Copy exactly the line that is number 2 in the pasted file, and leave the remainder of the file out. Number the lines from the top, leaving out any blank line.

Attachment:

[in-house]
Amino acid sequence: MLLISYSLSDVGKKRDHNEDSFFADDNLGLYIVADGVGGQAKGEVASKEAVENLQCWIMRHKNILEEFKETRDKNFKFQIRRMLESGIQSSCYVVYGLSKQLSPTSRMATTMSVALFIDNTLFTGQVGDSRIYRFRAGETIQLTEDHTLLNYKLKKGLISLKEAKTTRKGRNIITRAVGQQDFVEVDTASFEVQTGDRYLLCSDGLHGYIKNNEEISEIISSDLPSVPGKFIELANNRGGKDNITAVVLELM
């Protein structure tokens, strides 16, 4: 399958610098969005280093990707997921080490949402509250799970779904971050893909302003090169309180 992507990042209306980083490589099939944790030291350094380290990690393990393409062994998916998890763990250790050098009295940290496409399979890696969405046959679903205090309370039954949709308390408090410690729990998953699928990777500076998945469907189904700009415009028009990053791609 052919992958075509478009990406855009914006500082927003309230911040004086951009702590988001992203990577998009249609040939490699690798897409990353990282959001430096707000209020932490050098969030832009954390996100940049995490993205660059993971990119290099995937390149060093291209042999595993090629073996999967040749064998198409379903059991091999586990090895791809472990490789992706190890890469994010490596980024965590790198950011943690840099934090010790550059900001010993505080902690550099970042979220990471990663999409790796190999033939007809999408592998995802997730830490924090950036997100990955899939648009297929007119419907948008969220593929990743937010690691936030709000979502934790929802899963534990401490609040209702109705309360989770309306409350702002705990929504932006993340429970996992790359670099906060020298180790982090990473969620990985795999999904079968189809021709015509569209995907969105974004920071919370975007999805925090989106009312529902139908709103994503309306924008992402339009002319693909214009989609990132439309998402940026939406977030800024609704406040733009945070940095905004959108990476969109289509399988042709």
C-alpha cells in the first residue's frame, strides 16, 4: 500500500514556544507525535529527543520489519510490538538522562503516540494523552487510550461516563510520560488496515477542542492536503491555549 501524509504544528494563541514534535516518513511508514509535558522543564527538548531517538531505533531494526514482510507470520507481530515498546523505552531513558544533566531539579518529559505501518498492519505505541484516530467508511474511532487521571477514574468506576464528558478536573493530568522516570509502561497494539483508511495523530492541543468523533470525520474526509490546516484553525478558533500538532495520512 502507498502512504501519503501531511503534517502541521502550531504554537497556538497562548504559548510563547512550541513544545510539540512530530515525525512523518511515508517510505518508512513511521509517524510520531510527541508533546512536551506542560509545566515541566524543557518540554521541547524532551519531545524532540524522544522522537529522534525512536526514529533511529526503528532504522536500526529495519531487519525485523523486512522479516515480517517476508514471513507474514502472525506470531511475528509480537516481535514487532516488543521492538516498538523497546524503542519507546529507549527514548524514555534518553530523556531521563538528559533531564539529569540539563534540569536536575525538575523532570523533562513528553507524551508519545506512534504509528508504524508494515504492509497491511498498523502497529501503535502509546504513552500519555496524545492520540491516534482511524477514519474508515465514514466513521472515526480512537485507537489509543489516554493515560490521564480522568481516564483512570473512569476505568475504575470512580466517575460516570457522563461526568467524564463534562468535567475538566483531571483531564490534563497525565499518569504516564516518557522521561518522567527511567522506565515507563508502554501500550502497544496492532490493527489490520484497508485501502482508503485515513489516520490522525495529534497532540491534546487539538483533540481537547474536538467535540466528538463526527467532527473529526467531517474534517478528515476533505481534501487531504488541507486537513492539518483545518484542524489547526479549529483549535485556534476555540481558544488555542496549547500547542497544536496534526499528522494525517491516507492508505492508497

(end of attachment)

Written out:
Amino acid sequence: MLLISYSLSDVGKKRDHNEDSFFADDNLGLYIVADGVGGQAKGEVASKEAVENLQCWIMRHKNILEEFKETRDKNFKFQIRRMLESGIQSSCYVVYGLSKQLSPTSRMATTMSVALFIDNTLFTGQVGDSRIYRFRAGETIQLTEDHTLLNYKLKKGLISLKEAKTTRKGRNIITRAVGQQDFVEVDTASFEVQTGDRYLLCSDGLHGYIKNNEEISEIISSDLPSVPGKFIELANNRGGKDNITAVVLELM